Functor hierarchy proposal and class system extension proposal

Conor McBride conor at
Tue Jan 4 14:21:32 CET 2011


On 2 Jan 2011, at 09:29, Malcolm Wallace wrote:

> See also

A proposal from Jón Fairbairn for how to add default superclass method
definitions gained some traction, and deserves to be revi(v/s)ed now, I

Some superclass relationships are `shallow' interface extensions:  
does not give you a standard way to implement Monad, just more  
within a monad. Other superclass relationships `deepen' existing
functionality---if you have Ord, you can certainly make Eq; if you have
Monad, you can certainly make Applicative, etc. The former is currently
well supported, the latter badly.

Jón's proposal was to improve the latter situation by allowing the  
to specify a default (partial) implementation of a superclass. So we  

   class Applicative f where
     return :: x -> f x
     (<*>) :: f (s -> t) -> f s -> f t
     instance Functor f where
       fmap = pure . (<*>)

giving not only a subclass constraint (Functor f =>) but also a standard
means to satisfy it. Whenever an Applicative instance is declared, its
Functor sub-instance is unpacked: buy one, get one free.

This, on its own, is not quite enough. For one thing, we need a way to
switch it off. I should certainly be permitted to write something like

   instance Applicative Blah where
     return = ...
     (<*>) = ...
     hiding instance Functor Blah

to prevent the automatic generation of the superclass instance. The
subclass constraint would still apply, so in order to use the  
functionality of Blah, it would have to be a Functor otherwise, e.g., by
being Traversable. This `hiding' option was missing from Jón's proposal,
but it seems crucial to address the potential for conflicts which was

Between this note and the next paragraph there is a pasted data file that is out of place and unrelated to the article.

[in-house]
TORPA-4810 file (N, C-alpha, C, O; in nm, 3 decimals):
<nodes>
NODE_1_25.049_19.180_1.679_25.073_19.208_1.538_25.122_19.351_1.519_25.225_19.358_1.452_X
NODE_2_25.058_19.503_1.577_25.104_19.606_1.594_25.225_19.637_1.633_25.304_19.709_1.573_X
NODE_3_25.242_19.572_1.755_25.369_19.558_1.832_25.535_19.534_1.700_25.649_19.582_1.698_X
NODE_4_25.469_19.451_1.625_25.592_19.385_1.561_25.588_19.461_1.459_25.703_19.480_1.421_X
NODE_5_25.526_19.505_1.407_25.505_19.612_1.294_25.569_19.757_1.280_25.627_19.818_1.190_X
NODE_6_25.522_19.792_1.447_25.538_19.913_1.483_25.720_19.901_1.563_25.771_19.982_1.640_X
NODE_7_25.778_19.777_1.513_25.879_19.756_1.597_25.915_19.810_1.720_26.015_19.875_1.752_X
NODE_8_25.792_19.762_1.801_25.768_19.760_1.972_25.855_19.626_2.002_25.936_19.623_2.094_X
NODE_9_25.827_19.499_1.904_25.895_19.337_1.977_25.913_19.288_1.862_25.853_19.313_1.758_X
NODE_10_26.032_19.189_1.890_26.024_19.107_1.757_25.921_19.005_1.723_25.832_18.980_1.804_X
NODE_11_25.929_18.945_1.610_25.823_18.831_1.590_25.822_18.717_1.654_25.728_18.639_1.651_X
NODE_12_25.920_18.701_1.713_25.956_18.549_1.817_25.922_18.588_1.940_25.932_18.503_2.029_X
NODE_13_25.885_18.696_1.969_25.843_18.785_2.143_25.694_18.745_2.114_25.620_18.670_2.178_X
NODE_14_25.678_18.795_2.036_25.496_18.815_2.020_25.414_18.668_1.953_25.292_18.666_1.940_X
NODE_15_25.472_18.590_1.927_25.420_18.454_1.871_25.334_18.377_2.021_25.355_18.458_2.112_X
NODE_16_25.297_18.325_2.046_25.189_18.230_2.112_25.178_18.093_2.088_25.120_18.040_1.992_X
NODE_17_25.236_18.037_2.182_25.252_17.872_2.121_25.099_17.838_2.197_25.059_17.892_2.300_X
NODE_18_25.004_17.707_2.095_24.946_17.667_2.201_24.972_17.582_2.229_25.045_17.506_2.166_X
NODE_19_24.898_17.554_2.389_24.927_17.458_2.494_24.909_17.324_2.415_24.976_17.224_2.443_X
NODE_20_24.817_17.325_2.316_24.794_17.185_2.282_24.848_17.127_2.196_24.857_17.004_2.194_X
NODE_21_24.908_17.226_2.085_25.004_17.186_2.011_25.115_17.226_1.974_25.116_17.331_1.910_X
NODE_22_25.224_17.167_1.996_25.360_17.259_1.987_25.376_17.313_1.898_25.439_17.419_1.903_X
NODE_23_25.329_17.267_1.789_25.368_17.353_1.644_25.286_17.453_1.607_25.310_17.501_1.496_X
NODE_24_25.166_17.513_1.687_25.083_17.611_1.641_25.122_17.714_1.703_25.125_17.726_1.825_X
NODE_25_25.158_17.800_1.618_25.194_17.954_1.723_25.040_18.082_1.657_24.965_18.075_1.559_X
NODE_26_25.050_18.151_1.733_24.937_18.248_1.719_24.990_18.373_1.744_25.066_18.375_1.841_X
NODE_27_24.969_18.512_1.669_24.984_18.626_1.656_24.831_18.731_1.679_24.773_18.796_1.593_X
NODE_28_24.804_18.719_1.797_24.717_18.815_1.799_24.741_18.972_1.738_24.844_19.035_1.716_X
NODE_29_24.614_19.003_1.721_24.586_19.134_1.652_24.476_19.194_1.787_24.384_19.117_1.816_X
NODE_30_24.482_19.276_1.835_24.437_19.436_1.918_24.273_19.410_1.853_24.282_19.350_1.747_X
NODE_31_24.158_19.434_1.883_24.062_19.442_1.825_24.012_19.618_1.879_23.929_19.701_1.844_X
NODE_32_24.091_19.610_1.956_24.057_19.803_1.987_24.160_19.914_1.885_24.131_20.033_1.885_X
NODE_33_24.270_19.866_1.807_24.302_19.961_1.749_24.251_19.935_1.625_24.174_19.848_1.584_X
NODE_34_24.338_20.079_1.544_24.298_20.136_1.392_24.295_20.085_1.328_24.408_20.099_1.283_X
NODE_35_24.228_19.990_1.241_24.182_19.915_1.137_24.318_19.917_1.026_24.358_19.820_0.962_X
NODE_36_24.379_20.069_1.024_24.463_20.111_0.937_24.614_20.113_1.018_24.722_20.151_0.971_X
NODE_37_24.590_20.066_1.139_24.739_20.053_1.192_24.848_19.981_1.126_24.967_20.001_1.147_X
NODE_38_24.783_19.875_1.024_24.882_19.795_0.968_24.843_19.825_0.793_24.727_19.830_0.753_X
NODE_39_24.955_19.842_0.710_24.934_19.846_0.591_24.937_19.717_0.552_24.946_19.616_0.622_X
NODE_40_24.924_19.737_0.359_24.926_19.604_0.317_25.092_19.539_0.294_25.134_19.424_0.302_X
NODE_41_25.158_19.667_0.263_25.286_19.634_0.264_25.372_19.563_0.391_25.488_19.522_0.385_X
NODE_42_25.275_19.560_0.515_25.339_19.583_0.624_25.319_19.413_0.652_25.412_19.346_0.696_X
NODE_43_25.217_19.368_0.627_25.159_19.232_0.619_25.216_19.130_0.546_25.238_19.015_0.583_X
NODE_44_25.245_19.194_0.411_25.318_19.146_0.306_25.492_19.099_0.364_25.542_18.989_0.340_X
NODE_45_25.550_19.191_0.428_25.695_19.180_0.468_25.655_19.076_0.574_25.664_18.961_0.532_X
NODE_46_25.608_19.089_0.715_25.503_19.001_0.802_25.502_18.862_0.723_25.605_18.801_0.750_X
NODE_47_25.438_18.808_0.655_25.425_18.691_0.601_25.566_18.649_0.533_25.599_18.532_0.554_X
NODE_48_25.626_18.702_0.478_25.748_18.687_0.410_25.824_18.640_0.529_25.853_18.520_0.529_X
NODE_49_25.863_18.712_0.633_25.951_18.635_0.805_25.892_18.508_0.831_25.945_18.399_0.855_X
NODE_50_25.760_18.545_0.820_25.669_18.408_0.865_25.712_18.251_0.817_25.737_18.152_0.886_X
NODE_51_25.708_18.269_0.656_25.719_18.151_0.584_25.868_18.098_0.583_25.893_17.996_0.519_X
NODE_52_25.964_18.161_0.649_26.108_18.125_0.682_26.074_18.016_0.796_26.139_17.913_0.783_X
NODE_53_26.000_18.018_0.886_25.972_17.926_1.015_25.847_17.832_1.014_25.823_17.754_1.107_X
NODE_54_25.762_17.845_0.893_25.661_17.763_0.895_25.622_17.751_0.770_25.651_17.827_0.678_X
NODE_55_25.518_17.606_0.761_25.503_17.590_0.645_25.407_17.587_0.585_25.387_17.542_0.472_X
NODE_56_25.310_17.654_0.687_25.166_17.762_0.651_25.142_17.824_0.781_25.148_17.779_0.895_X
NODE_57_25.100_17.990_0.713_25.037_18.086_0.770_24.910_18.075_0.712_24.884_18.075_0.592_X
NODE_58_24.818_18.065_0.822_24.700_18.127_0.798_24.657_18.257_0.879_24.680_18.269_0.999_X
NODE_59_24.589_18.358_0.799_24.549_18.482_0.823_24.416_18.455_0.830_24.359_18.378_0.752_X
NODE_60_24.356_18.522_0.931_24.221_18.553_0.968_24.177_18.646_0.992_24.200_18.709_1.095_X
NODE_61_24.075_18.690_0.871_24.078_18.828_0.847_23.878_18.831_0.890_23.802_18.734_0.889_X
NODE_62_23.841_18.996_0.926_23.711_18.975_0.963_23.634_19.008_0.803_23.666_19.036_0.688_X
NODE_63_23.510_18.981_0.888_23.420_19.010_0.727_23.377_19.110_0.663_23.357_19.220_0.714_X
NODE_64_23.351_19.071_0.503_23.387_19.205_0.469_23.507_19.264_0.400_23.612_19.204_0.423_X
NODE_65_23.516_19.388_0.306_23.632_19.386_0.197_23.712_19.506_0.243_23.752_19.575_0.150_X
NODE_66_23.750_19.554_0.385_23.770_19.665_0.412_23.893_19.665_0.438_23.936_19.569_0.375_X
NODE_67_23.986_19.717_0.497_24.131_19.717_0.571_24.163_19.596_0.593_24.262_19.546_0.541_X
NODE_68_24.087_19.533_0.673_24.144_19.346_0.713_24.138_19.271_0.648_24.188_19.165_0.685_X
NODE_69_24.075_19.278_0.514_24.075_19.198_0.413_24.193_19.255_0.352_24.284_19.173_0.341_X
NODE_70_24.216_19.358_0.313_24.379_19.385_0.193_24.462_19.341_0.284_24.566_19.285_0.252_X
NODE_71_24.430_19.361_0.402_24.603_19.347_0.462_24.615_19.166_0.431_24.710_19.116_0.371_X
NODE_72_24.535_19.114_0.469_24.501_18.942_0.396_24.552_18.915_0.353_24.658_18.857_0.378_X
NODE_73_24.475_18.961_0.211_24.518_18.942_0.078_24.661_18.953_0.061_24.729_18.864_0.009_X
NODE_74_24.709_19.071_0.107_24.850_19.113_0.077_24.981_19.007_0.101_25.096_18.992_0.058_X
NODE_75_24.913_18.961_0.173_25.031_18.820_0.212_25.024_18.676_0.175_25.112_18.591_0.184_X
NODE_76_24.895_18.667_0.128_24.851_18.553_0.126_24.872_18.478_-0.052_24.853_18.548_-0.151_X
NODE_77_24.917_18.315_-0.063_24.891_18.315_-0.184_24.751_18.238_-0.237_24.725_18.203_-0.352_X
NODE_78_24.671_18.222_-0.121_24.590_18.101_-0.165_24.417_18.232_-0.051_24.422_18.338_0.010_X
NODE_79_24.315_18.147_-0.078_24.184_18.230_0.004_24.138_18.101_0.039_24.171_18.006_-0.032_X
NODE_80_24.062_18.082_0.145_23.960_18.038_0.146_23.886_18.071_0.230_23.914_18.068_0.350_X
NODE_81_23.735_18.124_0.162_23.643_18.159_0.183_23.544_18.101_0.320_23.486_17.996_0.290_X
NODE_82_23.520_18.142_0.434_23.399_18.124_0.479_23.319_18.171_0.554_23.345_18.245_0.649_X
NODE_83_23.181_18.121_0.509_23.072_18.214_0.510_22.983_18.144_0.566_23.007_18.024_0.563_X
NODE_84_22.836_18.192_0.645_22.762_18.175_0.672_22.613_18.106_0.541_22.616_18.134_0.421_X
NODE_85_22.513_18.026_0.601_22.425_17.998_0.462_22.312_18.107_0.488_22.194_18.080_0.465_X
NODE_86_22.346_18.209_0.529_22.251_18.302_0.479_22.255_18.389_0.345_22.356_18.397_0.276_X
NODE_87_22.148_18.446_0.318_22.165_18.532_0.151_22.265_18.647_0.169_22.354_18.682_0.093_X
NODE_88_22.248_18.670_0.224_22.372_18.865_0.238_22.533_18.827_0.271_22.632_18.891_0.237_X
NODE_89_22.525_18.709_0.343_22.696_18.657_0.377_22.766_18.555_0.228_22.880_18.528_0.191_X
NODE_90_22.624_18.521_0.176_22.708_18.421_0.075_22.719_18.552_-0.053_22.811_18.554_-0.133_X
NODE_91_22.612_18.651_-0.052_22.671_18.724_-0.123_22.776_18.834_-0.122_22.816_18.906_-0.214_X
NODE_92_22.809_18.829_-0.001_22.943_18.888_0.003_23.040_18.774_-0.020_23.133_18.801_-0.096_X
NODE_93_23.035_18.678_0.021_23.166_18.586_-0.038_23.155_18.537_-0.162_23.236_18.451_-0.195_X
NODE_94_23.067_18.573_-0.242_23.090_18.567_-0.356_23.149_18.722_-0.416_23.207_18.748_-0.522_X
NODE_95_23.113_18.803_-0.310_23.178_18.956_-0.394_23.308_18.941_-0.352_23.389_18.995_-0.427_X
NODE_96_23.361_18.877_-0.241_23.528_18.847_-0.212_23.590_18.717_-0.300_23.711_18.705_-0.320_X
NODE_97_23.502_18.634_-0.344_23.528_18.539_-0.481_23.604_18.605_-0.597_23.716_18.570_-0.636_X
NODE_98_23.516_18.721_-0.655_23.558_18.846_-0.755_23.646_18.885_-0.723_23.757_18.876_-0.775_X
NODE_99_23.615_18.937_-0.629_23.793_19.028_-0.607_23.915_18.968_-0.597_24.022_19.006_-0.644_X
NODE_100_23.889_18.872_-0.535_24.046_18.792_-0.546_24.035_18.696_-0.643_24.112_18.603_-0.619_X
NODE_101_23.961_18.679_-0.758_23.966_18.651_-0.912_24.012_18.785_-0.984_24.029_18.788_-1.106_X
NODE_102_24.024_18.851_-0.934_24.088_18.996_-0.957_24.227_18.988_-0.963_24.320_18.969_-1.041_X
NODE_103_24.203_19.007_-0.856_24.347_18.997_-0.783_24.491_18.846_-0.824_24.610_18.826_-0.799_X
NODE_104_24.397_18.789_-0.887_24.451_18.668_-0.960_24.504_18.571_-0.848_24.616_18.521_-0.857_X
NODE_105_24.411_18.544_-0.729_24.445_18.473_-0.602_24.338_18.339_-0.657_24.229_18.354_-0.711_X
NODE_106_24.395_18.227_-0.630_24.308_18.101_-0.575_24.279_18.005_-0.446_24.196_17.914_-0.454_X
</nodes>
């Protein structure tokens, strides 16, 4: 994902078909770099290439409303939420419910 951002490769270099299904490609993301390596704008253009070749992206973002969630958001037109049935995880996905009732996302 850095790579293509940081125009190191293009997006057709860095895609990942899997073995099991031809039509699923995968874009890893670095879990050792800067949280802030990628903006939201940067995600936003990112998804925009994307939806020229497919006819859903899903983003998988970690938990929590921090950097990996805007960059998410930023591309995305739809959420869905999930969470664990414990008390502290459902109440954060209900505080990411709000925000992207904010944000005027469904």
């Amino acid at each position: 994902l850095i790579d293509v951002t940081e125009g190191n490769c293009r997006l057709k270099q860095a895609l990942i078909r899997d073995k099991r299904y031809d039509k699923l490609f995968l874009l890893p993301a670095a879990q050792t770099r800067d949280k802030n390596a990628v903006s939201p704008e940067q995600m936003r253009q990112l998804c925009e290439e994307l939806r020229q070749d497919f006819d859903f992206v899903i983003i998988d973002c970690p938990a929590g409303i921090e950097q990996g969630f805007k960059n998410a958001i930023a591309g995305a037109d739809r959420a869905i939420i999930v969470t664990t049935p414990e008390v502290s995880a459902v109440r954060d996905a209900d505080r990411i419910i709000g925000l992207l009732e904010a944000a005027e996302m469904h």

identified in the discussion at the time.

It's also clear that we must be able to override the default behaviour.
When the class declaration has a superclass instance, but not otherwise,
a subclass instance should be entitled to override and extend the  
of the superclass instance thus generated. It seems unambiguous to allow
this to happen without repeating the "instance Mutter Something". So
we'd have

   class Monad f where
     (>>=) :: f s -> (s -> f t) -> f t
     instance Applicative f where
       ff <*> fs = ff >>= \ f -> fs >>= \ s -> return (f s)

and we'd still be able to write

   instance Monad Maybe where
     return = Just              -- completing the generated Applicative
     Just s  >>= f = f s
     Nothing >>= _ = Nothing

and acquire Monad, Applicative, Functor.

No new instance inference semantics is required. In order to transform
code under this proposal to code acceptable now, one need only keep
track of which methods belong to which class and which classes have
default superclass instances: each compound instance can then be
split into its individual components before compilation under the
current rules.

Is this clear? Does it seem plausible?

All the best


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